Your much better rig addresses issues 1-3 well, so the biggest remaining challenge from my list is indeed #4. We’re agreed that acrylic alone does not effectively control intra-vinyl resonances and those are very destructive of good playback, as George Merrill’s, Ddarch44’s and now Dopogue’s results all attest. (Dopogue’s platter is also solid acrylic, so his preference for a mat is consistent with all this. Apparently VPI should be selling Ringmats, not clamps!)

So, using your clamp to couple to a mat could provide valuable resonance dissipation, while your table’s good behavior on #s 1-3 prevent any of the potential downsides that lesser tables might suffer.

Put a mat on your holiday list!
Just for the, er, record my platter is metal. Zinc, I believe. The TNT lost out to the Lenco some time ago.

I'm not sure I'd try to clamp a graphite map (Boston Audio) because of its composition/fragility. But then I wouldn't try to clamp anything :-)

And oh boy does it save time and eliminate the danger (ask me how I know) of dropping a clamp on an LP! Dave

That makes sense. Zinc probably wouldn't be so good for resonance control either. I doubt anyone clamps directly to that platter, especially not "bareback".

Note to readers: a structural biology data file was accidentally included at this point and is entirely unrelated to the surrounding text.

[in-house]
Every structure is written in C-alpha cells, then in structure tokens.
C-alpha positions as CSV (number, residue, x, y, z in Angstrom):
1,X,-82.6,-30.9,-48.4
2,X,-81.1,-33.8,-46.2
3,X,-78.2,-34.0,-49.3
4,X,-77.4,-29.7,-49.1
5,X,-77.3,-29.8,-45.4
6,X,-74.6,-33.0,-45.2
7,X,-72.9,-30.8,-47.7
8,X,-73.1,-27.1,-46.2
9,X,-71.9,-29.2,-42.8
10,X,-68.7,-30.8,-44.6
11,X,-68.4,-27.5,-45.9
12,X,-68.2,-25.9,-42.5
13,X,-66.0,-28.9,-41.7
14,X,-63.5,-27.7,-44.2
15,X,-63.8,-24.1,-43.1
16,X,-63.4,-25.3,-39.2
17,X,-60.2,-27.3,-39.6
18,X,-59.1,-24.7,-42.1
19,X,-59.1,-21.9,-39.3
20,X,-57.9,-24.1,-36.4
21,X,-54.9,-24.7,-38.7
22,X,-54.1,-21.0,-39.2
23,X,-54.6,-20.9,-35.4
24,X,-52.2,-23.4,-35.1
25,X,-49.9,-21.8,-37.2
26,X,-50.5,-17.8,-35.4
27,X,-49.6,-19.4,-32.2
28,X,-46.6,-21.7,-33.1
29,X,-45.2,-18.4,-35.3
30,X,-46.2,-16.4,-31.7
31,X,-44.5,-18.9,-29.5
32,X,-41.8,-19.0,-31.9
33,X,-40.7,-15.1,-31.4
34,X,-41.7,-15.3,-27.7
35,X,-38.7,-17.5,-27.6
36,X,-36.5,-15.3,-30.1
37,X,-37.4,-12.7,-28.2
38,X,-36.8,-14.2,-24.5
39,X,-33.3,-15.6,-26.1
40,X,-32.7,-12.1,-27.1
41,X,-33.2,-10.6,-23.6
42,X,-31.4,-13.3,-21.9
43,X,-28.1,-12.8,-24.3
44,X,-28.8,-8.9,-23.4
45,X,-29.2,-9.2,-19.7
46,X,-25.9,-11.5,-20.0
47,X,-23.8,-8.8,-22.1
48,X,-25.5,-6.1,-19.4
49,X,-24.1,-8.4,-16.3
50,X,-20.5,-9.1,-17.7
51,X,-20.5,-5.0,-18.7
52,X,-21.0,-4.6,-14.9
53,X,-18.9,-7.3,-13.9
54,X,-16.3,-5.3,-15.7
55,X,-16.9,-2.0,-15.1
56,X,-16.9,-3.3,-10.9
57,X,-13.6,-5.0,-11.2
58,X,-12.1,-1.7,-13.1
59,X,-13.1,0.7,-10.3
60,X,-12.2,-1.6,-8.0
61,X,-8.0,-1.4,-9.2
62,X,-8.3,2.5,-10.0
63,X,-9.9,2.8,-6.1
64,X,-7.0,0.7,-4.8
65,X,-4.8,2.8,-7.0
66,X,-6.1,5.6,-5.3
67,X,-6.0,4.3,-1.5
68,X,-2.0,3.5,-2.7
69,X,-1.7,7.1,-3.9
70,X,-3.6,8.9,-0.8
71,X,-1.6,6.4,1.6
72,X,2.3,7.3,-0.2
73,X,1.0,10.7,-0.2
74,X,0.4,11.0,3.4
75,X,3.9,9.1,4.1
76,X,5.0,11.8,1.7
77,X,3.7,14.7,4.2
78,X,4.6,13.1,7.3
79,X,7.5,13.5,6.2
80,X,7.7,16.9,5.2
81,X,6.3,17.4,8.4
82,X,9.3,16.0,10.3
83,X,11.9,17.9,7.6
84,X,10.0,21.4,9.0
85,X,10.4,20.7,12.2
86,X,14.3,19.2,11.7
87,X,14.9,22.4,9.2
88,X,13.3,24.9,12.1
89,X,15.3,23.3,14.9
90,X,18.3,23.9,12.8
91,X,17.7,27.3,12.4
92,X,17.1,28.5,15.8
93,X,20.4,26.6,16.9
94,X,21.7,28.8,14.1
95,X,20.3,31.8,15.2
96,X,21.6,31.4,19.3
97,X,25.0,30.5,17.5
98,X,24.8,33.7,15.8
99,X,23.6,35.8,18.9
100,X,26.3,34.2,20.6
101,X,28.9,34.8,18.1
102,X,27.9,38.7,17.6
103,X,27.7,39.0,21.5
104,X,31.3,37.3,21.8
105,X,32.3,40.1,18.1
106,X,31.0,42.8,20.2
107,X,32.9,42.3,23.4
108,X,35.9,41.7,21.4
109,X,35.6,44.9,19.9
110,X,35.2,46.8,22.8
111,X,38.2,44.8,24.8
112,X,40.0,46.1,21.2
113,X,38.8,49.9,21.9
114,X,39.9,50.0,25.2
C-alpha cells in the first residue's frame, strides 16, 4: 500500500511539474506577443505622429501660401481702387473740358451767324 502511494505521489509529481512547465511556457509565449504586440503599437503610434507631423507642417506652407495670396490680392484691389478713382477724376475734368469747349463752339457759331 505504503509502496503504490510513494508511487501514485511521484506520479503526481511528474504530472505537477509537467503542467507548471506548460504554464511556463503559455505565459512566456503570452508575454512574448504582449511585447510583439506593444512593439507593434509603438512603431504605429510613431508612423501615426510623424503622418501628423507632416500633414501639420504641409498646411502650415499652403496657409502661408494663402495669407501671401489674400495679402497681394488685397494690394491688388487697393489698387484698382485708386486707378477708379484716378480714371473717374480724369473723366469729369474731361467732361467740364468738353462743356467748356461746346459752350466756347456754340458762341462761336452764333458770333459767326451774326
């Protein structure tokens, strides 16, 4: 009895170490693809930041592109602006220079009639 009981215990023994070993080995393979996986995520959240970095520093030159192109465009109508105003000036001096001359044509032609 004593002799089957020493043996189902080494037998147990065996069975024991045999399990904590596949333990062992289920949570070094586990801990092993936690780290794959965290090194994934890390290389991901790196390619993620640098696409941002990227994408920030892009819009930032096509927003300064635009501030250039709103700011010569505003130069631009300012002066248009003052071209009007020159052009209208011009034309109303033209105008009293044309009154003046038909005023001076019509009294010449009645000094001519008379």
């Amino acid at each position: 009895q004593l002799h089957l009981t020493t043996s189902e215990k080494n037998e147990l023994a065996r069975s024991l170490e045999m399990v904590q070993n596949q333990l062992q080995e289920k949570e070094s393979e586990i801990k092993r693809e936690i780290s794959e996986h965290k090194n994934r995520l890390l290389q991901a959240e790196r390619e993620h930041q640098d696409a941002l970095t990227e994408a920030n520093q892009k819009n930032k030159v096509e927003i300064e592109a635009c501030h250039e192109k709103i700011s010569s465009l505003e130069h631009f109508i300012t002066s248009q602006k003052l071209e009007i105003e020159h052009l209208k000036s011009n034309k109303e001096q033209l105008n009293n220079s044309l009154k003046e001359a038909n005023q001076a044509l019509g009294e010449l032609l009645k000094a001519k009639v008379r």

Good warning re: not clamping a Boston Audio Mat. If Nrenter decides to try he should MAKE SURE TO REMOVE THE REFLEX WASHER (or drill out a bigger hole in the mat, heh!). I actually cracked an LP in half once with my Teres clamp. I'd put two reflex washers on the spindle by mistake and couldn't figure out why the *&^% record wouldn't flatten out. I tried one more turn and SNAP! - it went from un-flat to really, really un-flat. Idiot...

Of course the biggest danger is swinging clamps around near mega-dollar cartridges. I consciously developed a movement drill so the clamp never passes over, under or near the tonearm. Taking out a $5K arm plus an $8K cartridge in a single dumb move is too scary to contemplate.


I'd really like to try the Mat-2 (5 mm thick) but I don't think my threaded spindle would support that thick of a mat. 3 mm is probably doable based on my tests. Perhaps I'll have to stack some old, unloved LPs and test later tonight.

The Mat-1 will probably be on my list sometime after the new year. However, I really want a Loricraft, too. :)
Hey Guys!

Did you forget about me? very humor

My MMF5 should I use cork or the felt.

I find the cork to be more stable or is that my imagination?

Thanks as always

With the MMF-5, go with whatever is cheap and sounds best for you. Don't try to spend too much money tweaking the Music Hall (this is coming from a former Music Hall MMF-5 owner). I'd bet the cork will sound better.

You'd probably be better off 1) downloading an arc protractor and verify the alignment is spot-on, and 2) getting it directly off of that glass shelf and on to a maple cutting board (painted black). Both will be useful if / when you upgrade.
where can i download what you are referring too?

And should I put the maple cutting board on top of the glass?

Thank you so much for the input!

Send me a PM with your contact info and I'll e-mail you an arc protractor template for a 241.3 mm (9.5 inch) effective length tonearm.
Boston Audio
Boston Audio is the best one I've used!